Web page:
Sentence 2: A premise that describes a problem with analyzing the first premise.

Sentence 3: An inappropriate conclusion that some might draw from the premises.

Sentence 4: A valid conclusion.

We can see that there are two conclusions here, so we should keep that in mind when we dig deeper into our remaining answer choices.

C)      The first part of this answer claims that the second premise supports the first conclusion. This is clearly not true based on the analysis above.

D)     This answer is correct. In the first part of the answer, implications are the same as a conclusion and the first conclusion is at issue. The second part of the answer is true because the second conclusion argues against the first.

As you can see, you probably will have to read the entire argument, not just the boldfaced sentences, to arrive at the correct answer. But don’t do so unless you have to. Save yourself the time if you can by eliminating answers based just on whether they are premises or conclusions.

 

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Medical Careers Aren’t Just for Doctors Anymore

Hospital Geral do Estado

MBA Program Spotlight: Health Care Administration

Health care is a booming industry and shows no sign of slowing down.  Just look at the projections from the US Department of Labor While many of those jobs will be for doctors, nurses, and medical support staff, hospitals and clinics need skilled business professionals as well. Working in health care, you will be able to combine a passion for public health and community engagement with your business acumen. Here are some great options to help you acquire the skills you need to be a leader among medical personnel.

University of Western Ontario (Richard Ivey)

 

What’s so great about this school?  Since the passage of the Affordable Care Act, there has been much comparison between the health care system in the US and that in Canada. As a future MBA student who is interested in health care administration, why not study in Canada and experience the differences for yourself? And if you need further incentive to attend a Canadian school, consider this: Ivey is the top ranked business school in all of Canada and Ivey graduates enjoy the greatest percent increase in their salaries after receiving their MBAs. Studying in Canada also makes obtaining a work visa very simple, so if you want to stay after your studies, you can.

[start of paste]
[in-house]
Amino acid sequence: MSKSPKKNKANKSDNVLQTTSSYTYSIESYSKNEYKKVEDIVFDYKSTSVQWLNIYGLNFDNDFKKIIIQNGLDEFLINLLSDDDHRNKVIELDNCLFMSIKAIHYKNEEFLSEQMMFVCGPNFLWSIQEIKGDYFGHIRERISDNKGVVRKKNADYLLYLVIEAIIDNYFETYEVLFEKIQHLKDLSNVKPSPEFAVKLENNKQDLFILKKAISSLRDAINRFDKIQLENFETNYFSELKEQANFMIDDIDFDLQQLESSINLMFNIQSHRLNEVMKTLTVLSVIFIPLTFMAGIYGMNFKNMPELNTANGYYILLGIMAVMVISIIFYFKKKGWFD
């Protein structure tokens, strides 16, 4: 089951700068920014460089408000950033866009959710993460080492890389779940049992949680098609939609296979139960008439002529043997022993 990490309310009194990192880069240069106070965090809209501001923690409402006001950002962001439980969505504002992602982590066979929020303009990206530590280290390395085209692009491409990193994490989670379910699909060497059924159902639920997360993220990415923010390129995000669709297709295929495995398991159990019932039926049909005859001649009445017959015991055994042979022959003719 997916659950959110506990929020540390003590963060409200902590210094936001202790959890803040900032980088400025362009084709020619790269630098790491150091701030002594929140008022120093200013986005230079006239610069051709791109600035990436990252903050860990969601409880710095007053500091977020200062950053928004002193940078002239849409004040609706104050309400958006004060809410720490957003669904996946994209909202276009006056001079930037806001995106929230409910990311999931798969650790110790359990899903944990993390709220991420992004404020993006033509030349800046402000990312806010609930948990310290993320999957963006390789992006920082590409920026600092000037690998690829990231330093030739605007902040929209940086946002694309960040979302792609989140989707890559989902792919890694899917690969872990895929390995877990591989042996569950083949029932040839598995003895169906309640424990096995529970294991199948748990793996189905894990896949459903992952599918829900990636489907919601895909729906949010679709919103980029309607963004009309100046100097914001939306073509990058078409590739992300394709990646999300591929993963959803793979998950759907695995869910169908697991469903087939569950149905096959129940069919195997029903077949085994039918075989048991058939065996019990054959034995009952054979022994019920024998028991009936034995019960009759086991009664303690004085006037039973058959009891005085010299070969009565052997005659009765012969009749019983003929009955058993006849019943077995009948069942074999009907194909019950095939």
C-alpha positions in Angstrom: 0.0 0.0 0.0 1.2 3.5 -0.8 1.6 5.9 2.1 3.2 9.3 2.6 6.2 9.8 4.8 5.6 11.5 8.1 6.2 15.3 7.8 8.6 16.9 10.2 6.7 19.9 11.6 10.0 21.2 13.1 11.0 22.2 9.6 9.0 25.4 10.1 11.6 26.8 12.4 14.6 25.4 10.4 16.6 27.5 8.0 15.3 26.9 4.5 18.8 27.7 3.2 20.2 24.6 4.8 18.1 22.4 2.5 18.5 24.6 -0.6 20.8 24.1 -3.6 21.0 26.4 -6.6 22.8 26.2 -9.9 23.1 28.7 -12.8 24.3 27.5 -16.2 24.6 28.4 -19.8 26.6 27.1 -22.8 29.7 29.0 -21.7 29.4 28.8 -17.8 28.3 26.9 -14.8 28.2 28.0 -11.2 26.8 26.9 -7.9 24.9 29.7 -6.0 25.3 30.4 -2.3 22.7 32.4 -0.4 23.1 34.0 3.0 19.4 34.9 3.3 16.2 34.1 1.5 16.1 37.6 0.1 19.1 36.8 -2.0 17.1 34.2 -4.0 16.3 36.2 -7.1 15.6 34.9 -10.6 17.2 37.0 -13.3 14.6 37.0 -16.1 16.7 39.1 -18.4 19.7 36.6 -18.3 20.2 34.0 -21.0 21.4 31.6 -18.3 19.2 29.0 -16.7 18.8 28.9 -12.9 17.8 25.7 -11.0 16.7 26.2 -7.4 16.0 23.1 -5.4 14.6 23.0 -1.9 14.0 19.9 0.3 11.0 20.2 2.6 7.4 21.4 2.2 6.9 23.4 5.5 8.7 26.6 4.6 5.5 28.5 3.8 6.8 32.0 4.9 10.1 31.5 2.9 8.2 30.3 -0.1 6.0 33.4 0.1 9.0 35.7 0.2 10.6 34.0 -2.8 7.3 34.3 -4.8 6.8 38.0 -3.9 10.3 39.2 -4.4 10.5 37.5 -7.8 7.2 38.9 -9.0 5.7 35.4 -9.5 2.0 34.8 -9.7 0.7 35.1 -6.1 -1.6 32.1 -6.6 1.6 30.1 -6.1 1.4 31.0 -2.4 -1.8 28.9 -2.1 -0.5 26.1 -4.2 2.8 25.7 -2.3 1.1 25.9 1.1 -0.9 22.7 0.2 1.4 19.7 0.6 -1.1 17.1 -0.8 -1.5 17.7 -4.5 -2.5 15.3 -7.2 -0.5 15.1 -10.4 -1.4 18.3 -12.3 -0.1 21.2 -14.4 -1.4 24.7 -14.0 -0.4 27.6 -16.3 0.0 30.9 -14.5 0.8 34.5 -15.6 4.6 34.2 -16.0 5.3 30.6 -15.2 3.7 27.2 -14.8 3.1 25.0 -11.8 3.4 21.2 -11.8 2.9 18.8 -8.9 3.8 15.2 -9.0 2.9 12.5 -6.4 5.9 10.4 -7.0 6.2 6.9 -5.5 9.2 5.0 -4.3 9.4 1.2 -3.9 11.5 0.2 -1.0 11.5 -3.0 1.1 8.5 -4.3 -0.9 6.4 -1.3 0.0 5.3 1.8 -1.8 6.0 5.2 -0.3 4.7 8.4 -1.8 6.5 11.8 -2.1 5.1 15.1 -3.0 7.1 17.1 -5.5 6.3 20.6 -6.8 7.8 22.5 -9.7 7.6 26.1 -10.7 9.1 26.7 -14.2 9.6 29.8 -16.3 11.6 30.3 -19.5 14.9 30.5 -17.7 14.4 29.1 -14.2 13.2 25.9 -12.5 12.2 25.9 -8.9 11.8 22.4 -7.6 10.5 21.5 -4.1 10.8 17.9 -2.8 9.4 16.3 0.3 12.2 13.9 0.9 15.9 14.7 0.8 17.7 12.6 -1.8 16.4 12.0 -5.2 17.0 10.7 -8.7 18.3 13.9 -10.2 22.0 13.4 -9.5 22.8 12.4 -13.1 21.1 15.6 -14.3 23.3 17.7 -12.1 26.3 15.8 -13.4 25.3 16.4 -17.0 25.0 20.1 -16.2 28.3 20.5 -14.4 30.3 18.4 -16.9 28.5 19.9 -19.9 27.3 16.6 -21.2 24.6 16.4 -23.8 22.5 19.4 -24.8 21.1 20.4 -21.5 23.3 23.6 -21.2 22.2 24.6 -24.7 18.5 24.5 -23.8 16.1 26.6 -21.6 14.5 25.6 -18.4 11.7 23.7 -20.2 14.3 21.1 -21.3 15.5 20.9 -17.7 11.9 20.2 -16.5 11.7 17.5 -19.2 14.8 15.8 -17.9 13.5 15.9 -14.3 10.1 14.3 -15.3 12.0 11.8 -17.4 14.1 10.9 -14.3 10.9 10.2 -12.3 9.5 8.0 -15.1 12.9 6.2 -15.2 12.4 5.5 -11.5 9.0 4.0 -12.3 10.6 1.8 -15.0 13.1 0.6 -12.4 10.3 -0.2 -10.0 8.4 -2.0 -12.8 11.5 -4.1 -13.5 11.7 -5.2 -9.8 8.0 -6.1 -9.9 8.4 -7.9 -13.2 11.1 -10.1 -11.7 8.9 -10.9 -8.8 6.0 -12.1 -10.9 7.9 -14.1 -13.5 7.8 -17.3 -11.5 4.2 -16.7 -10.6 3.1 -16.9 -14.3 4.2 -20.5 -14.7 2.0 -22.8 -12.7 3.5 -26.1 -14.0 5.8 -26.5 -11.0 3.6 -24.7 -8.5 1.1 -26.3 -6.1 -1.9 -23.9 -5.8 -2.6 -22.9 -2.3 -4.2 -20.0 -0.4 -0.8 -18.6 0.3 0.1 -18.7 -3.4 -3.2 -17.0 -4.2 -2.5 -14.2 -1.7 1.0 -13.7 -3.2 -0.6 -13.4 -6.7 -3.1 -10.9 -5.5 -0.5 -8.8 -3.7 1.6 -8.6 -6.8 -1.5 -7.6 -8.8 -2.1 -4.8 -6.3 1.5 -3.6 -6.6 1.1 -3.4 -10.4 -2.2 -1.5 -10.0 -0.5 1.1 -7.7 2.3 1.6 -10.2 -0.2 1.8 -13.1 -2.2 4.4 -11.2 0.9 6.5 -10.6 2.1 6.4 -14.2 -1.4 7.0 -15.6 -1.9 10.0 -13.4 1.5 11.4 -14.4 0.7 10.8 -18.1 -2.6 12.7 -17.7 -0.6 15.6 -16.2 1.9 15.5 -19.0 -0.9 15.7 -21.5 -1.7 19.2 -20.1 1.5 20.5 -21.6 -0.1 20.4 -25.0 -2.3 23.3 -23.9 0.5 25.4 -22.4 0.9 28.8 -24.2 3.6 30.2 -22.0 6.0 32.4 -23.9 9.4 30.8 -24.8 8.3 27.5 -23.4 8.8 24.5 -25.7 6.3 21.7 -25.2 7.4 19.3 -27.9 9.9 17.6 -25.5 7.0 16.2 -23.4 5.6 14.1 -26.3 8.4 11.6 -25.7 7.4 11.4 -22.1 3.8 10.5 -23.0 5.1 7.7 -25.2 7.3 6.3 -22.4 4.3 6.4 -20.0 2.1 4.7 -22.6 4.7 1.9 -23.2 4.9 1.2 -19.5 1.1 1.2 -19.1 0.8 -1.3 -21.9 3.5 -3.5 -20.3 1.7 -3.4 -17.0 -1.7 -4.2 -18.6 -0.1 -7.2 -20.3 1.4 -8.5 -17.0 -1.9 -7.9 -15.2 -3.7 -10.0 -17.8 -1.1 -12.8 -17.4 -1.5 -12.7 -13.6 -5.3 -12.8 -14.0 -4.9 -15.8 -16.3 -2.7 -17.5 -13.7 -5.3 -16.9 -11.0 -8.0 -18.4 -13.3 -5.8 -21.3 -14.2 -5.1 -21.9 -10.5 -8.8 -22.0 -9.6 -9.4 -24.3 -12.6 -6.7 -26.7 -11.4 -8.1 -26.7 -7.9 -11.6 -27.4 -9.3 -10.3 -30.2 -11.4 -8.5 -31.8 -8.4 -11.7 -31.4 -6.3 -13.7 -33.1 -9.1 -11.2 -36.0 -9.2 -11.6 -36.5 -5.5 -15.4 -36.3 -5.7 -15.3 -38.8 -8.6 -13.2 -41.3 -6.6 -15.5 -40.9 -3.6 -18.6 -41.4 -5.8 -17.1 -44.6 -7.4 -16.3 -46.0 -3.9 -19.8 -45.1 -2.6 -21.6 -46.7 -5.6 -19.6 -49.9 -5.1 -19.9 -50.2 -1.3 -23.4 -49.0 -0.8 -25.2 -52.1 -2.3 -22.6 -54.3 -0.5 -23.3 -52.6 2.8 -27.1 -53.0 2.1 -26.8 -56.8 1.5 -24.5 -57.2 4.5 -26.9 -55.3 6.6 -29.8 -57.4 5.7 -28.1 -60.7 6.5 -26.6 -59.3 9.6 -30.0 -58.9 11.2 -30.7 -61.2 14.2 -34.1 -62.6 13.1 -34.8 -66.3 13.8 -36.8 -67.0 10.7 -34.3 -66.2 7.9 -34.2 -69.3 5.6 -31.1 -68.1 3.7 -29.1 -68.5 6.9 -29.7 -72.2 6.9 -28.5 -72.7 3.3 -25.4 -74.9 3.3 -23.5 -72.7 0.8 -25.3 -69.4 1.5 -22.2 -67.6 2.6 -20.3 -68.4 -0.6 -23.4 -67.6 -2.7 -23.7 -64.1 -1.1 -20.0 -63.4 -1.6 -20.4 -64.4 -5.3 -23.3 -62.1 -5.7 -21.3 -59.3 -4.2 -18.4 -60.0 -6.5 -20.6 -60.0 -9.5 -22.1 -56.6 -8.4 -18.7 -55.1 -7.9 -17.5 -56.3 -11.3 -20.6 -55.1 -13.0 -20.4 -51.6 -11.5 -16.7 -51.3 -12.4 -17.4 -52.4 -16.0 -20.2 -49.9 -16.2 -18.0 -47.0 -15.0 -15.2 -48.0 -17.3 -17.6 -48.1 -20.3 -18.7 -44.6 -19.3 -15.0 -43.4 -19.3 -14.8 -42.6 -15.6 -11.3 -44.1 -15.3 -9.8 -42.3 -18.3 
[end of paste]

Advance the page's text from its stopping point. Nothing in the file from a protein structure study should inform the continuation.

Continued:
School Type: Public

Median GMAT Score: 669

Average Incoming GPA: not available

Percent of Applicants Accepted: 48%

Student to Faculty Ratio: 6:1

Average Student Age: 28

 

University of Colorado—Denver

 

What’s so great about this school?  Not only is the University of Colorado one of the best MBA programs for Health Administration, but the program also allows students to specialize within that program. The specializations include International Health Management, Financial Management, and Health IT Management. This means that students study in courses that are as closely tailored to their professional interests as possible and have more knowledge to bring to the table when applying for jobs in health care than will most other MBAs. In addition, Denver is one of the top 10 cities for health care careers, so you will have fantastic networking and internship opportunities while in school.

School Type: Public

Median GMAT Score: 600

Average Incoming GPA: 3.2

Percent of Applicants Accepted: 46%

Student to Faculty Ratio: 12:1

Average Student Age: 28

 

 

University of Utah – David Eccles School of Business

 

What’s so great about this school?  The Health Administration specialization at the David Eccles School of Business is a dual degree program in which students can also obtain an MA in Public Administration or Public Health. The extra qualification gives students a wider knowledge base and more opportunities for employment. Students participate in community service health projects and internships that require them to serve in multiple positions to get the widest range of real-world health care experience possible.

School Type: Public

Median GMAT Score: 560

Average Incoming GPA: 3.4

Percent of Applicants Accepted: 99%

Student to Faculty Ratio: 4:1

Average Age: 30

 

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How to Improve Your GMAT Score as Quickly as Possible

TRIPLE Jump

Today’s advice is really simple:

Don’t jump to conclusions.

While it is true that data sufficiency questions often require far fewer calculations than do problem solving questions, a common mistake people make on the GMAT is not doing enough calculations.

Let’s look at #114 on page 285 of the GMAT Official Guide (13th Edition). This is a concrete value question that is looking for the total number of staff members. Statement 1 supplies a ratio of office supplies received. The ratio of 2:3:4 could mean real numbers of {2, 3, 4} or {4, 6, 8} or any multiple on to infinity. This statement is clearly not sufficient. Statement 2 supplies the number of office supplies received. This is also clearly not sufficient by itself because all of the numbers in the statement can be divided by both 3 and 9. Now, here is where many people will jump to a bad conclusion. Many test-takers will look at those two statements and assume that because they now have a ratio and real numbers, the problem is solvable and the answer is C, both statements together are sufficient. However, they will be wrong. Unless you can state the specific, mathematical reason that statements 1 and 2 together will be sufficient, you should invest some time working through the possibilities. If we divide the numbers in statement 2 by 3, we get 6, 9, and 12 (a multiple of a 2:3:4 ratio) and if we divide the numbers by 9, we get 2, 3, and 4 (also a multiple of a 2:3:4 ratio). So we still don’t know if there are 3 or 9 employees, and the correct answer is E.